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Ticket Resolution Summary Owner Reporter
#155 duplicate acroread attempts to use CUPS-specific optoins to lpr broder

Reported by broder, 14 years ago.

Description

acroread seems to sort of half-grok CUPS - well enough to query the library for a list of CUPS printers, but instead of printing through the library, it shells out to lpr.

It also passes -o options of one sort or another, which doesn't work currently, because our lpr almost always shells out to mit-lpr, so you get a popup to the effect of:

The following error occurred while printing...
'lpr: illegal option 'o'
Usage: lpr [-Pprinter@host]] [-A] [-B] [-Cclass] [-Fformat] [-G] [-Jinfo]

etc.

I'm...not sure if I'm actually interested in investing effort in fixing this, given that the long-term strategy is to actually use CUPS.

#157 fixed sendbug cancel fails wdc

Reported by wdc, 14 years ago.

Description

As per report filed in bugs:

Repeat by:

  1. Applications->System Tools->Report an Athena bug
  2. In the :Add a new entry alert, instead of specifying a program,

click the "Cancel" button.

Expected behavior:

Sendbug should have aborted.

Actual behavior:

An alert popped up letting me know I was going to get a text editor window to report my bug. Indeed, the editor window popped up after that.

This is, perhaps a cosmetic bug, but a user did trouble themself to report it...

#167 wontfix debathena-lert-server binds only to localhost broder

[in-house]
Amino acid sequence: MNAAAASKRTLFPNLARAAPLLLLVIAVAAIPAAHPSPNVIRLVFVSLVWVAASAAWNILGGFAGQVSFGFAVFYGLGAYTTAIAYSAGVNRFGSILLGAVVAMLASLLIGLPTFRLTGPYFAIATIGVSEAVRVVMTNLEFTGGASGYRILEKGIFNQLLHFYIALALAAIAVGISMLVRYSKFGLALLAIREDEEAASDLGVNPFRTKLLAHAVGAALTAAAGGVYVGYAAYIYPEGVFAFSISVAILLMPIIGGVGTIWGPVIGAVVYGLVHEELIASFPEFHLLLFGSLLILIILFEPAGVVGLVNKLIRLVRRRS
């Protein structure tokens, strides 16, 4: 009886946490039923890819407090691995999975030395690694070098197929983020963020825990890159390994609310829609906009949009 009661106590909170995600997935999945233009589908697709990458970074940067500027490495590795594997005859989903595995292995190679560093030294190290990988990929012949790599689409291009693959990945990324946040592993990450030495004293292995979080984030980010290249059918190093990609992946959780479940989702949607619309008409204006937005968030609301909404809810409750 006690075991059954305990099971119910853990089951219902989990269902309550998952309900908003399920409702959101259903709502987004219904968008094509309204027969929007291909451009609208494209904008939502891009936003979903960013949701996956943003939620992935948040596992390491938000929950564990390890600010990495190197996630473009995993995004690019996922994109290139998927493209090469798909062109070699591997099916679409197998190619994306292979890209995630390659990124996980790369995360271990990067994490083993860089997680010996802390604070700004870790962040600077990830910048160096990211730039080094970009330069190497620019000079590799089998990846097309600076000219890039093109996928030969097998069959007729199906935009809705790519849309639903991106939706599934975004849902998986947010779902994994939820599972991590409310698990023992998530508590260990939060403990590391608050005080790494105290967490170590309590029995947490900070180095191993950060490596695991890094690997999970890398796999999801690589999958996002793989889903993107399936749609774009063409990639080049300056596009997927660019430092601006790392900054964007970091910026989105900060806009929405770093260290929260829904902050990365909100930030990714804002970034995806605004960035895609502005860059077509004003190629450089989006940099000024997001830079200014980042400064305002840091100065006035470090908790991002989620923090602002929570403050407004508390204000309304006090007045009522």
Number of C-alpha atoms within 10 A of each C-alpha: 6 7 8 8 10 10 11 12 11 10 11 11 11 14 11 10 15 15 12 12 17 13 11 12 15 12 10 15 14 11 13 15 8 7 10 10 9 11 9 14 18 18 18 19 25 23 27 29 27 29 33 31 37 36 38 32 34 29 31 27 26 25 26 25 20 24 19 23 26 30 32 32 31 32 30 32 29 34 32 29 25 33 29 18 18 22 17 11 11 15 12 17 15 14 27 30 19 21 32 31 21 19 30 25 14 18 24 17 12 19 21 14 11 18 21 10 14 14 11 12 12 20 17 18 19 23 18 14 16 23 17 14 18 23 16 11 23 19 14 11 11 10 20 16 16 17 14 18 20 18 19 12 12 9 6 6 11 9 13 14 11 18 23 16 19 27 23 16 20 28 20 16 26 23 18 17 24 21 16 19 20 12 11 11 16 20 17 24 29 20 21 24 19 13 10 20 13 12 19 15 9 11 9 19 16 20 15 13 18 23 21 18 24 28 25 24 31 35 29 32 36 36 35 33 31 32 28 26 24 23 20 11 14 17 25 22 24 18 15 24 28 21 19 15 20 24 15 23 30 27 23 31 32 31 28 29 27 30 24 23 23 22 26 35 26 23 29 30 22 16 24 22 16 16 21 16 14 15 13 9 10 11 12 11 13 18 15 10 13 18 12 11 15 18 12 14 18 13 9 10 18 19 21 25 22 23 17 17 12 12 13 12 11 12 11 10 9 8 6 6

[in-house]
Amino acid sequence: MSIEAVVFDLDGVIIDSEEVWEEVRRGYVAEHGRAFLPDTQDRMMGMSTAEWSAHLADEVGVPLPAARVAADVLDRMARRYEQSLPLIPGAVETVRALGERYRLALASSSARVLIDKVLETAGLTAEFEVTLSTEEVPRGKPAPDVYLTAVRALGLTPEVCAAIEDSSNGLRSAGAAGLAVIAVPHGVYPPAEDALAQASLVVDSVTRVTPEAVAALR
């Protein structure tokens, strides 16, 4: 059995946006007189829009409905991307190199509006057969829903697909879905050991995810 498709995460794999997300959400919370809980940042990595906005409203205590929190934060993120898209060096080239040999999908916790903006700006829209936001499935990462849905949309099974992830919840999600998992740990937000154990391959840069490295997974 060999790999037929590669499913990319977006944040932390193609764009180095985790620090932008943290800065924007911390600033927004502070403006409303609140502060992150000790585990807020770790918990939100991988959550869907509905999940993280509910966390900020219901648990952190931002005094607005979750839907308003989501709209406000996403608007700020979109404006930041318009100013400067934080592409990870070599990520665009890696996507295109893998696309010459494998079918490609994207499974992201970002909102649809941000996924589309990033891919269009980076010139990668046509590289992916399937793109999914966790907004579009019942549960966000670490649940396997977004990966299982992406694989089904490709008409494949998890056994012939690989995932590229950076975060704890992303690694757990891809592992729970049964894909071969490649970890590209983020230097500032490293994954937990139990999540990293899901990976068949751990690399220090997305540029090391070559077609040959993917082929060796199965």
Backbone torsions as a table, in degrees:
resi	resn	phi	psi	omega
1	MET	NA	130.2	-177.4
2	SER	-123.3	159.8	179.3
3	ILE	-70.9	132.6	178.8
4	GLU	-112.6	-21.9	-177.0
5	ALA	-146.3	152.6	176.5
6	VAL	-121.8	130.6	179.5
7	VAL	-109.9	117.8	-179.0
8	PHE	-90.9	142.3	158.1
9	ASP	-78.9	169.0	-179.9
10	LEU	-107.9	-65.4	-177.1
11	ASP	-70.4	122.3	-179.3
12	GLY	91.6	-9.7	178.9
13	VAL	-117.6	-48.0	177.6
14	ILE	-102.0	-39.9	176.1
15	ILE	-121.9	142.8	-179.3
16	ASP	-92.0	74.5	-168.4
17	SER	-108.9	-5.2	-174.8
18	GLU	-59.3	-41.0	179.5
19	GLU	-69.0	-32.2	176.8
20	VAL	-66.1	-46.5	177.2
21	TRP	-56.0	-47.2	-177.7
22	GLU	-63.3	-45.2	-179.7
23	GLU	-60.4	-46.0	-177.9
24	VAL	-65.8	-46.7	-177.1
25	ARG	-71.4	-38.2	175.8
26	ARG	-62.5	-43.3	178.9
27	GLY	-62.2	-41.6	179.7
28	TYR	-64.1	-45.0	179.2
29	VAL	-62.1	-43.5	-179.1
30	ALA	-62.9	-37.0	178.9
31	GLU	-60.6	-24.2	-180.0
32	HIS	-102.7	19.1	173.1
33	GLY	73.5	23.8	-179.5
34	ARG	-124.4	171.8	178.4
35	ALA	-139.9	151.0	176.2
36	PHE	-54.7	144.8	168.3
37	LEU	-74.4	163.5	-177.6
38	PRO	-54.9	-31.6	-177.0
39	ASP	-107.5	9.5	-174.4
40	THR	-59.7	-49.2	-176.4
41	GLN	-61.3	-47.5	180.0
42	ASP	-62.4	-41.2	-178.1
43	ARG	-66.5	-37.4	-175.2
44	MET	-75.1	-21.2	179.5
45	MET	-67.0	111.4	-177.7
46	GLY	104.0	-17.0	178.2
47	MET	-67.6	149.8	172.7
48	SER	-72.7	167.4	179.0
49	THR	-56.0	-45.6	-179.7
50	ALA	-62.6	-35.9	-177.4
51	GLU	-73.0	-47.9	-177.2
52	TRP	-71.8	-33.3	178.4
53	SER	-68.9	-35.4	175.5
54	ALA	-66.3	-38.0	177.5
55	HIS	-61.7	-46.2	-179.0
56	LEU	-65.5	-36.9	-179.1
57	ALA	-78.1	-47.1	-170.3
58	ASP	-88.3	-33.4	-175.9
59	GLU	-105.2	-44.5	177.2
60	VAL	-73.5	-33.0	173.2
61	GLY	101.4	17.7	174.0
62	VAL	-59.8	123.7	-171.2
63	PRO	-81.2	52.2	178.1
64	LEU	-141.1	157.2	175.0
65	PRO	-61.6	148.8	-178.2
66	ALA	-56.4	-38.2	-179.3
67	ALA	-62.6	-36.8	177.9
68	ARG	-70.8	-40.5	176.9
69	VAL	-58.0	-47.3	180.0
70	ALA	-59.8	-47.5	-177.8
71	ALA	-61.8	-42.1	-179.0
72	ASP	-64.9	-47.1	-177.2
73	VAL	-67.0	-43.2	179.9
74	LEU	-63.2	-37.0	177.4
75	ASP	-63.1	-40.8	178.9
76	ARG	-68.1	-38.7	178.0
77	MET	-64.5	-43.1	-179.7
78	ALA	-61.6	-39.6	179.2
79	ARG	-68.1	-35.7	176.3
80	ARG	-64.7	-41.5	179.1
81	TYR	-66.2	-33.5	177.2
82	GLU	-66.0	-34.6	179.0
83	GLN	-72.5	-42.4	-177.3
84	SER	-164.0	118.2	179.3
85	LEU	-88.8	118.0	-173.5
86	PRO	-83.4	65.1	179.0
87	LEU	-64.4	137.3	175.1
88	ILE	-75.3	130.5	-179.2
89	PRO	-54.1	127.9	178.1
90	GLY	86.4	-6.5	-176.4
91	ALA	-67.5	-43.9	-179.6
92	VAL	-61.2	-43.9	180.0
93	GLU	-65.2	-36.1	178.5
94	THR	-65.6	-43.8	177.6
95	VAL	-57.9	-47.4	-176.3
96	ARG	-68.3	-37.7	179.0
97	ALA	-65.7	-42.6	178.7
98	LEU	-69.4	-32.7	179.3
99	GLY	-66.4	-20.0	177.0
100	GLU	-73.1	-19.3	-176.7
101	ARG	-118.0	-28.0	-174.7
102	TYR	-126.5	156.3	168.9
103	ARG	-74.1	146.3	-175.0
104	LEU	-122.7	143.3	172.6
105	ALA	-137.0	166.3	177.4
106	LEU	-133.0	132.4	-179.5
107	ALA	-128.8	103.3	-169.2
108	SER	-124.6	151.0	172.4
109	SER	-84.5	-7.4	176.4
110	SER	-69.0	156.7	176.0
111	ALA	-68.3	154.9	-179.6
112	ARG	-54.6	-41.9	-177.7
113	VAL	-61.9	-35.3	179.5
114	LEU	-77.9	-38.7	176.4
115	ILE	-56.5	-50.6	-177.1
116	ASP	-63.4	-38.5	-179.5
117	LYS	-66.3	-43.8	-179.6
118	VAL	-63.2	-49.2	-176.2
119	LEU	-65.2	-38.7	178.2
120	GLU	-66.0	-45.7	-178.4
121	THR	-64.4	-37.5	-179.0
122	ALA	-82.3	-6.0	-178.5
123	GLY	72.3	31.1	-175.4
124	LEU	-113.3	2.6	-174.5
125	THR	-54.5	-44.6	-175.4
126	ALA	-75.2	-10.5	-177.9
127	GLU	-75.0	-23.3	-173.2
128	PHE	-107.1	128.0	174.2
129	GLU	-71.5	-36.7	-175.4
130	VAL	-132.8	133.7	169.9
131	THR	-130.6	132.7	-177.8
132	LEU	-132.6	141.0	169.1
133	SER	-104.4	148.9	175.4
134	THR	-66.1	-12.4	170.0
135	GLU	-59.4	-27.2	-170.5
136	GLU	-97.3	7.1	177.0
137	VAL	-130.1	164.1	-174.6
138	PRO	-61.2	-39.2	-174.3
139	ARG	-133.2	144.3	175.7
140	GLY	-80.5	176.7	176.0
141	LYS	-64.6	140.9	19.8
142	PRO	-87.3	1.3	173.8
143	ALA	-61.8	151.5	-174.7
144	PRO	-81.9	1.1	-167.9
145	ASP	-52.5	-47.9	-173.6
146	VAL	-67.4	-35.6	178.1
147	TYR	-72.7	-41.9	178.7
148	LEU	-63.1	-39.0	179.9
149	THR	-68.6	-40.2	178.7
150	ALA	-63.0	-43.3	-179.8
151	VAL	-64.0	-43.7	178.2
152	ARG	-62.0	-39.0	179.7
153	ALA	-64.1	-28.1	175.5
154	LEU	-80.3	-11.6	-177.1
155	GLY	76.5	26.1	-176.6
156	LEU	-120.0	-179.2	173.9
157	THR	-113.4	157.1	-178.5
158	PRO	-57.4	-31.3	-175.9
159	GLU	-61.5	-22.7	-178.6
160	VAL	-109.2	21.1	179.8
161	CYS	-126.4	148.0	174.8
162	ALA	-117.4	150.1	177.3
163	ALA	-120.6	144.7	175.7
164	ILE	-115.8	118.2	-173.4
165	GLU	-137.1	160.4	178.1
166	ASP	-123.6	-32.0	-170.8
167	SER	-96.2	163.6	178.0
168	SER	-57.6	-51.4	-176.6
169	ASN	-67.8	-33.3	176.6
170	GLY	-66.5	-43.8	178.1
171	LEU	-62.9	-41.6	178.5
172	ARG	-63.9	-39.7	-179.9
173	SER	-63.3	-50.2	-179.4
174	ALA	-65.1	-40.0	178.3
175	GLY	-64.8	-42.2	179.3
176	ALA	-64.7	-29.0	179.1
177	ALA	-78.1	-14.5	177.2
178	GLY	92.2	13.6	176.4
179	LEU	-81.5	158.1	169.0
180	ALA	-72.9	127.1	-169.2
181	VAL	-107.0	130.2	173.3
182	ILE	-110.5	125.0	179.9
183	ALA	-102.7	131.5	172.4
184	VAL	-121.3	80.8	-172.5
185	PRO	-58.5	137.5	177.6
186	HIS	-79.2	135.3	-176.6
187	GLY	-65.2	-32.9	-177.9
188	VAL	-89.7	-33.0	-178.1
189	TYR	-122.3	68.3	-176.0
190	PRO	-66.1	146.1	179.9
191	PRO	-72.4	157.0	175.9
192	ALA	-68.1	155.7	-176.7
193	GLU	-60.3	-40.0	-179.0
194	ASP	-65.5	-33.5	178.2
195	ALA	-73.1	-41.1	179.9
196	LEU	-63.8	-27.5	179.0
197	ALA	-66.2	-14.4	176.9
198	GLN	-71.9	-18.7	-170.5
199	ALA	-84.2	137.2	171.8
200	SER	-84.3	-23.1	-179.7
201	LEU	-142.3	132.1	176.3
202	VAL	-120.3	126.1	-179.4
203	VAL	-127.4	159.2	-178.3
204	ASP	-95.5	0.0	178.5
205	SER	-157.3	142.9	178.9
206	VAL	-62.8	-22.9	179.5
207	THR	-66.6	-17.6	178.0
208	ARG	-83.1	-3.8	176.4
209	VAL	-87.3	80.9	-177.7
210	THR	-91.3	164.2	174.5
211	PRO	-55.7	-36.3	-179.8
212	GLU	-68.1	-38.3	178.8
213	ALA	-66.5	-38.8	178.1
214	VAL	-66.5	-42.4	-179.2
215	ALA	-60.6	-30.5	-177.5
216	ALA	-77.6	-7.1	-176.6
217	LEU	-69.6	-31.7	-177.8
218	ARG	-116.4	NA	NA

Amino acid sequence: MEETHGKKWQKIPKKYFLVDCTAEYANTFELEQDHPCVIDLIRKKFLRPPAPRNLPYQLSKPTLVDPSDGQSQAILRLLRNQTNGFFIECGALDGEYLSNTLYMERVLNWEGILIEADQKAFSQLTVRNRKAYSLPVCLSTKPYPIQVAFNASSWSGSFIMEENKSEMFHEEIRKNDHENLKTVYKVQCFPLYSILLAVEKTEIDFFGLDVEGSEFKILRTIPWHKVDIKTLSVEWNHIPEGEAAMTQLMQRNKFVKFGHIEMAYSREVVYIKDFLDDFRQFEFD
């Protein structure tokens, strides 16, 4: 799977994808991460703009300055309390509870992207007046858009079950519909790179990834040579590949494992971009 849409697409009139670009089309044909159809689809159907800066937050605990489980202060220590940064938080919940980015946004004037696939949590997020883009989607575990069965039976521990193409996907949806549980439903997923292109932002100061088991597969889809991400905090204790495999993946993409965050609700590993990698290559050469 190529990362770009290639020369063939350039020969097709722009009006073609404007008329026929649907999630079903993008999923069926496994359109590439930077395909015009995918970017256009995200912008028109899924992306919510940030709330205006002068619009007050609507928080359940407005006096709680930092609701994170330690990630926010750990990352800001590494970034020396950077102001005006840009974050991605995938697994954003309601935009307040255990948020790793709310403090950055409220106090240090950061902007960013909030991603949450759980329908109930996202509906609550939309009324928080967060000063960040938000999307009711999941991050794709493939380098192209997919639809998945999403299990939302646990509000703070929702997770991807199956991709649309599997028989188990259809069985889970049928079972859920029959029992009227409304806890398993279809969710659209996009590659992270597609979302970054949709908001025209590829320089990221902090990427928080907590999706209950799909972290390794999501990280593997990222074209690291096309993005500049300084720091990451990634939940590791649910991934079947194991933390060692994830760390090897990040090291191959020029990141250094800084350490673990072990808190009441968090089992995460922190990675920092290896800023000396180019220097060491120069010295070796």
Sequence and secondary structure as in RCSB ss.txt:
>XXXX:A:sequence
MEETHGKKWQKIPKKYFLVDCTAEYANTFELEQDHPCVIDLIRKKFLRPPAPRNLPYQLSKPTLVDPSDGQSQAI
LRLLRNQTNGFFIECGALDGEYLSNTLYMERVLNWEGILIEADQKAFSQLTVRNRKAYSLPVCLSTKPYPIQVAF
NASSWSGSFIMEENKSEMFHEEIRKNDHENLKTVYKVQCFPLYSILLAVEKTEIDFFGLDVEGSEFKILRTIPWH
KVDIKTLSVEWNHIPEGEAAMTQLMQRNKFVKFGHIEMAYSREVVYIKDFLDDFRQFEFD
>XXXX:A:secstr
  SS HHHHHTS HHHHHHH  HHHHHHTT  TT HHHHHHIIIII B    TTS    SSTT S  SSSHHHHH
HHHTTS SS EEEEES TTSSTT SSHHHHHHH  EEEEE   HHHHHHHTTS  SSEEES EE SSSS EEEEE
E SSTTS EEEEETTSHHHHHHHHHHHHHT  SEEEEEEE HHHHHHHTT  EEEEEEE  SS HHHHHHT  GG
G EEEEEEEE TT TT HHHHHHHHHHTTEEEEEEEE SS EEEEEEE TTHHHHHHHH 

Reported by broder, 14 years ago.

Description

debathena-lert-server uses gethostbyname(uname().nodename) as the address to bind to. Unfortunately, on most Ubuntu systems, this works out to being 127.0.1.1 instead of the actual IP address, thanks to Ubuntu's /etc/hosts hacks.

More fun, the krb4 code needs the destination address of incoming packets for the encryption of the reply, so we can't simply switch to listening on INADDR_ANY with no other changes.

I see two options:

  1. Change the code to use recvmsg instead of recvfrom, in which case you can get at the destination address of the incoming packets at the expense of substantially increased complexity. See  http://tinyurl.com/d79x9r for an example of how to do this.
  1. Tear out the krb4 code. The krb5 protocol was introduced in 2002, and it seems pretty unlikely that krb4 clients are still around. It's already nicely conditionalized out so that it'll build on squeeze.
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